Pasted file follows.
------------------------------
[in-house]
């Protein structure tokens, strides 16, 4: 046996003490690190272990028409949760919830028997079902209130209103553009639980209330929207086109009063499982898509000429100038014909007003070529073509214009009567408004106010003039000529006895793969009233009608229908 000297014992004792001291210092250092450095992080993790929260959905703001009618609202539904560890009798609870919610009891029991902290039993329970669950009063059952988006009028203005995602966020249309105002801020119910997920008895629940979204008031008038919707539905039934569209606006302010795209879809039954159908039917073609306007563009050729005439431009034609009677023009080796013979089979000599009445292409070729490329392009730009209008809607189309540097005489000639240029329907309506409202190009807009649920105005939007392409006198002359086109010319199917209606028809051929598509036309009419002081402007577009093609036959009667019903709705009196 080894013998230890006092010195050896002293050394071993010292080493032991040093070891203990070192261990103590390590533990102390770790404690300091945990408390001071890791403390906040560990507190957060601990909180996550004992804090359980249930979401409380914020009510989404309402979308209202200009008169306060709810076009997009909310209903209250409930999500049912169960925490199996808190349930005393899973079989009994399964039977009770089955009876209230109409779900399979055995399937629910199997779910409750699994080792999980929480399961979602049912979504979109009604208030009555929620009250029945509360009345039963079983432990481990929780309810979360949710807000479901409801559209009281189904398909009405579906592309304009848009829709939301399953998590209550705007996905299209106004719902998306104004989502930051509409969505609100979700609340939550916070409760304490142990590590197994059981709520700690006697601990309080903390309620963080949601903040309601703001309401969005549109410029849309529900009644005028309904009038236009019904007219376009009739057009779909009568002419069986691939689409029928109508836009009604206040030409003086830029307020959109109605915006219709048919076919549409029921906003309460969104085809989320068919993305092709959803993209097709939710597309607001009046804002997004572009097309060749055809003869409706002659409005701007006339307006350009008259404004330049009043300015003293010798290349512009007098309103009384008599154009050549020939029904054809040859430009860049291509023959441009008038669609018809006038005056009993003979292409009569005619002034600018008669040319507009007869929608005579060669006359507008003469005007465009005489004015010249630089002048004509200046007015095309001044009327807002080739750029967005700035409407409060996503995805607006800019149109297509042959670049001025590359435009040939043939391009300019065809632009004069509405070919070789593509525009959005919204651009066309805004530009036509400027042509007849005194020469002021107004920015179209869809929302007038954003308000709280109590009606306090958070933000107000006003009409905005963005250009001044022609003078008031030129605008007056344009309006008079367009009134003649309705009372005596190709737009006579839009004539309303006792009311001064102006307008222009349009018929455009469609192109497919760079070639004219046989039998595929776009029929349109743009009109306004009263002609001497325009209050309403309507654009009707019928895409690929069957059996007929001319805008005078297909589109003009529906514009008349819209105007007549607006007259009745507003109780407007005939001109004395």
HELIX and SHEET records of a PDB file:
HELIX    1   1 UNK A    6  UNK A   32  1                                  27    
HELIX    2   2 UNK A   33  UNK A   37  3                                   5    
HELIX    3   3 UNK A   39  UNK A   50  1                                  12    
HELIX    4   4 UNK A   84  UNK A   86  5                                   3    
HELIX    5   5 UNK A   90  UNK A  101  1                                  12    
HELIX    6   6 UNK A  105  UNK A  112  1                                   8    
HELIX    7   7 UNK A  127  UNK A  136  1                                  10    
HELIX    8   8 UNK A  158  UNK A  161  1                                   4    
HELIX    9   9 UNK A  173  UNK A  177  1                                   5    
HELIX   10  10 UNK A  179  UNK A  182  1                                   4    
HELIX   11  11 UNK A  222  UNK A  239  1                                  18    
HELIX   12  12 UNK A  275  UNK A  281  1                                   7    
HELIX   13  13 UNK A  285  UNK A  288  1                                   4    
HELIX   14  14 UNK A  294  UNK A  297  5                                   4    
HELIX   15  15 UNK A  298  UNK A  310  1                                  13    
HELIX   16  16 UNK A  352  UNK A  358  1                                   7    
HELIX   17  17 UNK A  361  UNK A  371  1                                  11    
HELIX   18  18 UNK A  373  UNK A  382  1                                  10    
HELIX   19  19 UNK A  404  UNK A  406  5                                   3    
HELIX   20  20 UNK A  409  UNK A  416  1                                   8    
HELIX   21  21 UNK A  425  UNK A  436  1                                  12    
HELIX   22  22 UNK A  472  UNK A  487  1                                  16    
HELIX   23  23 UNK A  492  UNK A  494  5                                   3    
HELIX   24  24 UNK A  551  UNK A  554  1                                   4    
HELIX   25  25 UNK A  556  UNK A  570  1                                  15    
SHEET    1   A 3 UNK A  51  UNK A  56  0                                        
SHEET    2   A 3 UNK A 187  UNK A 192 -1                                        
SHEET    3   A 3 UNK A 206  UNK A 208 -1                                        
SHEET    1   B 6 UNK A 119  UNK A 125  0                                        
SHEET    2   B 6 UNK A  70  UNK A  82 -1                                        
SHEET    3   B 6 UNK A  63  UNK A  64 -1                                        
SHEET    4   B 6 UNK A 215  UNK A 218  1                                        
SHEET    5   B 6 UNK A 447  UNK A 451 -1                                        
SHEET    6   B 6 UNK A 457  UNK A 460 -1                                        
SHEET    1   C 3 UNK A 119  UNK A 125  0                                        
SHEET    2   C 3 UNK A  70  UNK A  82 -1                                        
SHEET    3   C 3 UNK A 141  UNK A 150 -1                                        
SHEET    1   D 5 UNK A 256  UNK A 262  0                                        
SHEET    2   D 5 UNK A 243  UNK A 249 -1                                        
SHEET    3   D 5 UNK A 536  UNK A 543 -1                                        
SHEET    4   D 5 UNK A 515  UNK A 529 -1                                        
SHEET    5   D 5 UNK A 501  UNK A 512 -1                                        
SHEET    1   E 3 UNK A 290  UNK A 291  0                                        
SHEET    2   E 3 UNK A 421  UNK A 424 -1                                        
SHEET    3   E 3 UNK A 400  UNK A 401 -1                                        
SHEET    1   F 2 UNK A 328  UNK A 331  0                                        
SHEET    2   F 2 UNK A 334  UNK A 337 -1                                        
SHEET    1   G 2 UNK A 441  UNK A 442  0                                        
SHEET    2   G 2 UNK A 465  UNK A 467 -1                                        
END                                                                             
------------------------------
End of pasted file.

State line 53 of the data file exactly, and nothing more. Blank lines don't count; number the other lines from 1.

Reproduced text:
END                                                                             